By the time we arrived in Tokushima, I was ready to get the initial day over with. I don't mean that in the "I just want it to be done" sense but in the sense that I'd been waiting for so long that I really needed to jump into it finally.
Arriving at the school didn't actually feel as scary as I had thought it would. I'll remain vague about school here. I can't publicly give out information about my co-workers or the students from work, and admittedly, that makes it a bit difficult to go into detail about everything I felt over the first several days.
What I will say is that I made a lot of memories that will likely stick around forever. Since I started this blog, I haven't written anything in a journal because, aside from a few scattered memories here or there, there was never anything I really wanted to remember that I wouldn't share here. As it is though, I'm starting to write down memories that I'm making here.
Tokushima is different from Okayama (where I was in training) in a number of ways. It's smaller, for one thing, and that leads to a number of qualities that are shared with smaller cities in the US.
There are plenty of stores, restaurants, etc. in Tokushima, but they're a bit more scattered than in Okayama. For instance, our training center was quite close to a mall, which we went to during training. There's a mall in Tokushima, too, (even owned by the same company), but despite living near downtown, I can't get to that mall without walking more than half an hour. (Strangely enough, there's no public transportation to the mall. It's very odd how out of the way it is considering you'd think it would want to be in a busy part of down, but, again, this is a more rural Japan and more people here likely have cars.)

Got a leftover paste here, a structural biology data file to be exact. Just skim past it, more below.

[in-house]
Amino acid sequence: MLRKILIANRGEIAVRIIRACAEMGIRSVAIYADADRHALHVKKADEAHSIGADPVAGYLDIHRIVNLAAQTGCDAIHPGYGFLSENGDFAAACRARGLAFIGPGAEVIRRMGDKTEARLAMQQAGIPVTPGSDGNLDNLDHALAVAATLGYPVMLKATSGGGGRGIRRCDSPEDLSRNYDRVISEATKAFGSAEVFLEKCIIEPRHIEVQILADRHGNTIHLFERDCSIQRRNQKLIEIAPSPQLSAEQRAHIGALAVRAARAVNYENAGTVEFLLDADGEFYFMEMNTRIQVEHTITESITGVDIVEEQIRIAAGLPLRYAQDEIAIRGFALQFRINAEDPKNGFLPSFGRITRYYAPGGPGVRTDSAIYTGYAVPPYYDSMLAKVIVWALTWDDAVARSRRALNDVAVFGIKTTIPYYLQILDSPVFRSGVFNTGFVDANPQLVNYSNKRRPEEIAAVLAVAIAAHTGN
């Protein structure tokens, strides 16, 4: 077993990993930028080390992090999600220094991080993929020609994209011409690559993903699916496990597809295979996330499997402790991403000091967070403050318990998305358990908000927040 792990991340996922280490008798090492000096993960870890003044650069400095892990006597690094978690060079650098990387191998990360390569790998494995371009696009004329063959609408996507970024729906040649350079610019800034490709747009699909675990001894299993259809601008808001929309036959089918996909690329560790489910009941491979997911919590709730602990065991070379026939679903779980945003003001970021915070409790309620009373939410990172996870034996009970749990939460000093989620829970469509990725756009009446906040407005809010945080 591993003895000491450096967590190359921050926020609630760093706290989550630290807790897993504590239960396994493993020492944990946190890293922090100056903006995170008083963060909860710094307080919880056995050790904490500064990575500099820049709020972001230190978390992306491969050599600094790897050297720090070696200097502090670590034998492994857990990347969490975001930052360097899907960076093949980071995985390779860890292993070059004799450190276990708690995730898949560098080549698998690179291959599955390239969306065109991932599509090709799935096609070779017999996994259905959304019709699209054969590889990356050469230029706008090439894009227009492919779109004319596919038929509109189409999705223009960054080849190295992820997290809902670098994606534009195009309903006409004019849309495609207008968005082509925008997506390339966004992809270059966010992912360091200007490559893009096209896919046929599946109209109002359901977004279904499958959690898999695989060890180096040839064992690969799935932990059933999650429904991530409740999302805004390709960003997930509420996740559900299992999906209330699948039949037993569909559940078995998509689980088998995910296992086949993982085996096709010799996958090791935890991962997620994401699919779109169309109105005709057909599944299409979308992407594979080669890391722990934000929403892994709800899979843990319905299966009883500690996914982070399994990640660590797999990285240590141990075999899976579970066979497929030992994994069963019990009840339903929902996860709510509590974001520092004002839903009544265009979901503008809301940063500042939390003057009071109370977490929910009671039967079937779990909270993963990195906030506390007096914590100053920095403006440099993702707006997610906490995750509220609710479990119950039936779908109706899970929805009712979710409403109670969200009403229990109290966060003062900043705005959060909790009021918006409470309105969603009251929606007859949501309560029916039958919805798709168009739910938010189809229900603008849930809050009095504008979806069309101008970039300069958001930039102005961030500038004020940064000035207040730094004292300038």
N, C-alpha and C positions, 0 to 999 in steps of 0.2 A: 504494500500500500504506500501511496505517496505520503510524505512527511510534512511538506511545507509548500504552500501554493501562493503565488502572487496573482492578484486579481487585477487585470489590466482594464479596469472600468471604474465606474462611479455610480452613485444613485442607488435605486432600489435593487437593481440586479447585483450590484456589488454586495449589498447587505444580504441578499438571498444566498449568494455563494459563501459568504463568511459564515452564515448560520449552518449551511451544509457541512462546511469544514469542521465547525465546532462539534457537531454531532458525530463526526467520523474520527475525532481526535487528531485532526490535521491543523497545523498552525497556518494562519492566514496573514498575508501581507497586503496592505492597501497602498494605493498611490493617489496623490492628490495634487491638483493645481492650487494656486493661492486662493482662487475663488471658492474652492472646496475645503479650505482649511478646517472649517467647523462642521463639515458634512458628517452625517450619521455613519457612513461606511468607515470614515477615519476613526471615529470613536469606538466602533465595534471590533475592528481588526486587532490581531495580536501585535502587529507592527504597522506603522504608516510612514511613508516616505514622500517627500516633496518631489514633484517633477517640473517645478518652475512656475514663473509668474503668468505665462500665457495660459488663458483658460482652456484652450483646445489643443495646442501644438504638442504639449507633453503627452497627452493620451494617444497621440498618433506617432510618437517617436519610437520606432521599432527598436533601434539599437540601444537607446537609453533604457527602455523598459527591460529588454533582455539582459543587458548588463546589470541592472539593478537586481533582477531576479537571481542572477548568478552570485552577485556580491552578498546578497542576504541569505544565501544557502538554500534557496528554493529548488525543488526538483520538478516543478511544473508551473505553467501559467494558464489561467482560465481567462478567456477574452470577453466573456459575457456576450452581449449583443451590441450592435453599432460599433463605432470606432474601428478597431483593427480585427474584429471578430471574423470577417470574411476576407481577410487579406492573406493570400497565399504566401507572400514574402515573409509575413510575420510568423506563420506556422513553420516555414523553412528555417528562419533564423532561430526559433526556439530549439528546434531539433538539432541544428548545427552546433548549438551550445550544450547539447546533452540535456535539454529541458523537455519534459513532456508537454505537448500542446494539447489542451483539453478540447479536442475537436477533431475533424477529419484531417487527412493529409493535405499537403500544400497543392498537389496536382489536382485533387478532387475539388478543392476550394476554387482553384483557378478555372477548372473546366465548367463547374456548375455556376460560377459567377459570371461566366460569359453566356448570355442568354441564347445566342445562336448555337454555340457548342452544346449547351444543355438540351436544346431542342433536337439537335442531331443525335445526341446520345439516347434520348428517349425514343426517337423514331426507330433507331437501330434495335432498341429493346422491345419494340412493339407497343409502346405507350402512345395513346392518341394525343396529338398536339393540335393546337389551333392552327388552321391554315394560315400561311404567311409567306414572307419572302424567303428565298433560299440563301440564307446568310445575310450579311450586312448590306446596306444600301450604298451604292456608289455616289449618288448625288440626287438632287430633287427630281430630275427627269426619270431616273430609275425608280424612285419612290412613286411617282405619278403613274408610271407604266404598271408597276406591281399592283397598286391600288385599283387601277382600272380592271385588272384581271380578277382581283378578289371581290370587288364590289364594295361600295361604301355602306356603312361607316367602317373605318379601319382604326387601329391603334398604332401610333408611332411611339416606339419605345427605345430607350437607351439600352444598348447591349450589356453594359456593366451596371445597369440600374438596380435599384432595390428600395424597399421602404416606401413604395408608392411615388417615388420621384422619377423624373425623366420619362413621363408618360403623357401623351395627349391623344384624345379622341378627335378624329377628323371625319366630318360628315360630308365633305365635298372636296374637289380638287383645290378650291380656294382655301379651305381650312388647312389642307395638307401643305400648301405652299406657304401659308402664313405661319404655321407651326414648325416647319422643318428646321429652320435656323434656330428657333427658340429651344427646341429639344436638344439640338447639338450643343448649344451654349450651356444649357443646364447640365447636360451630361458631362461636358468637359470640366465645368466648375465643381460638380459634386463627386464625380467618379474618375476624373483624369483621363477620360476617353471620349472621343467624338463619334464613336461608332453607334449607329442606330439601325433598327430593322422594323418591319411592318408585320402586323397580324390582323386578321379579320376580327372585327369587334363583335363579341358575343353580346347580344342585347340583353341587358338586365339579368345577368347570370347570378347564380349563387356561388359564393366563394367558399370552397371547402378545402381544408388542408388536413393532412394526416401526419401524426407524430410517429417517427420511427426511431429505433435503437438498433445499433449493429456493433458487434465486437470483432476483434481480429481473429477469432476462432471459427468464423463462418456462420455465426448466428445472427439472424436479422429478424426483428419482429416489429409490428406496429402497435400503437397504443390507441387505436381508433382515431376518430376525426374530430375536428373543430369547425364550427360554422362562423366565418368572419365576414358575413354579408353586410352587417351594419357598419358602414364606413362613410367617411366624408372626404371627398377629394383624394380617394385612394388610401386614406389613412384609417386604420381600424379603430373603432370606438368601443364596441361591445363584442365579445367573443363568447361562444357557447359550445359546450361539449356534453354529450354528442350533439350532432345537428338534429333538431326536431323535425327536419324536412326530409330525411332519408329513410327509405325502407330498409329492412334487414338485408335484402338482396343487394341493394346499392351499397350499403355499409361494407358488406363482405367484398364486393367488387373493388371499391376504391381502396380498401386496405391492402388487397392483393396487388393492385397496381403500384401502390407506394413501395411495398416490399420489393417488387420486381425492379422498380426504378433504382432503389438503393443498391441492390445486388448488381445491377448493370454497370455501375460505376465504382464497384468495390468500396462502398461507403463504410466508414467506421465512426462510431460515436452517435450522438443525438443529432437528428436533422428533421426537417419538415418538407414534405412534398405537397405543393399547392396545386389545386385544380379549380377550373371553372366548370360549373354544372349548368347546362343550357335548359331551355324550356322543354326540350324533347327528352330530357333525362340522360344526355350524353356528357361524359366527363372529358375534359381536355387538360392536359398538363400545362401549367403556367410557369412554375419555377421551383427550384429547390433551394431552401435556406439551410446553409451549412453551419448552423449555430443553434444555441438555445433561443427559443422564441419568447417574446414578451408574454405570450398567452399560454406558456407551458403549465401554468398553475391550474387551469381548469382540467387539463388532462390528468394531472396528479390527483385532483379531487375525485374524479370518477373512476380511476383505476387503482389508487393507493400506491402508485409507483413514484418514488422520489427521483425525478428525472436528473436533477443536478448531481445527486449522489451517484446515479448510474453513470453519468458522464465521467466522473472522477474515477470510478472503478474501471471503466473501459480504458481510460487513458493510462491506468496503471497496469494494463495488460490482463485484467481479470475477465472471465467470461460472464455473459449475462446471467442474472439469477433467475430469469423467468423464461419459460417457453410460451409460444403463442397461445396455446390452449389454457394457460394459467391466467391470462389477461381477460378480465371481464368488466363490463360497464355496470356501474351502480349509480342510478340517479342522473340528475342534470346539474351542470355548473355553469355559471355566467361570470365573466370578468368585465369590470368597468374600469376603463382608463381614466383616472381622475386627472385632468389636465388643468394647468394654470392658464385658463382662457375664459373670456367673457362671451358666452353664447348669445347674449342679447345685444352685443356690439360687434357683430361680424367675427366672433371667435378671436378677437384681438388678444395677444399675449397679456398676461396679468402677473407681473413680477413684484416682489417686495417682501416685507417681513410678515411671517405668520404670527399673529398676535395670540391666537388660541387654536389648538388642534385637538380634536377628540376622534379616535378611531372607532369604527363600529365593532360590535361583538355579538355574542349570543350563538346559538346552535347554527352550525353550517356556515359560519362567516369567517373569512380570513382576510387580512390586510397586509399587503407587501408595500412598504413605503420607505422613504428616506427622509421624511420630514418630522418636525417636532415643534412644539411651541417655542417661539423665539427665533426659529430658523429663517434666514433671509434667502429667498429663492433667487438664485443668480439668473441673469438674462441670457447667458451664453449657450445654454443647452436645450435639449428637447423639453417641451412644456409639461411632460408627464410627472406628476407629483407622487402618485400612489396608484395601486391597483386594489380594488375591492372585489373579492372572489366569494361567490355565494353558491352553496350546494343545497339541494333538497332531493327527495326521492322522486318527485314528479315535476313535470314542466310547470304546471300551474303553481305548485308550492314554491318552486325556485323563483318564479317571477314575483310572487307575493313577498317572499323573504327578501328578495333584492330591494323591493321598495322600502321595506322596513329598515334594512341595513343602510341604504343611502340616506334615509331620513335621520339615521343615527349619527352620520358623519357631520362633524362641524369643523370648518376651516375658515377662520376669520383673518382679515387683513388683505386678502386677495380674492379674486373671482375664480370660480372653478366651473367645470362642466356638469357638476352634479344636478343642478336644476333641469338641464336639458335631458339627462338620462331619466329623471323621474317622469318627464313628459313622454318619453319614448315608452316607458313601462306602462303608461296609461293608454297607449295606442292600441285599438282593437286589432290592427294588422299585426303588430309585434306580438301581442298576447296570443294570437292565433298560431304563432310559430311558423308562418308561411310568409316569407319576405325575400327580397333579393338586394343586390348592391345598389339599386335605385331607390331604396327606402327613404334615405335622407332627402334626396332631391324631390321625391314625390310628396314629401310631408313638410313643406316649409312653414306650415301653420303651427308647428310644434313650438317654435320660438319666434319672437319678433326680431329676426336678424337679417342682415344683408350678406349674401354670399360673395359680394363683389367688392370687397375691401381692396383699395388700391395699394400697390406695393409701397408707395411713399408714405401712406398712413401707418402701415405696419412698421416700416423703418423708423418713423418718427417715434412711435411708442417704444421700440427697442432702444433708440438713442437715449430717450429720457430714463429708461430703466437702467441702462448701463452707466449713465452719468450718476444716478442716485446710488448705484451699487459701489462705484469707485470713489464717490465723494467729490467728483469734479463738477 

Being in a more rural area also means that fewer people here have seen foreigners before. (Or, if they have seen foreigners, they've seen very few of them.) In Okayama, I didn't notice anyone staring, and no one really cared that there was a white girl walking around. In Tokushima, I'm getting more stares, which I was expecting and also warned about by several people.
Yesterday, a group of teenaged boys drove by me on their bicycles while I was walking home from the store. One of the boys noticed me, and was so shocked that he yelled something really loudly to his friends. All I caught from it was "gaijin", which means foreigner, so that was an experience unlike one I'd ever have in the US. It was something I was expecting to happen, though, so that's one thing to check off the list.
While I can't share more stories about work, it is going well. I feel as if training prepared me, but I also think having studied teaching in college gave me a boost. (And I got told during training that the speed with which I learned the lesson steps was extremely rare for trainees, but I don't know how I managed that. I've always thought that I'm really bad at memorizing information.) I'm feeling pretty good about the upcoming week. Tomorrow I teach my preschool class for the first time, so that's a little intimidating. I've easily taken the "something will definitely go wrong but it won't be the end of the world" view though, so I'm not too worried about it.
Everyone at my school has been incredibly helpful and keep telling me to ask them if I need anything. They made sure I had a new skillet, new blankets, laundry detergent, etc. in my apartment and that I was able to find things I've needed at the store. I know that just how great of an experience you have with this company depends on the people at your school, and so far the people at mine have been wonderful. I'm really grateful for that.
There's more I could likely share, like eating at an izakaya and eating a fish whole or eating my first ramen that wasn't instant (which was delicious), but I don't want this post getting ridiculously long. I'm sure I'll have more to talk about in the future.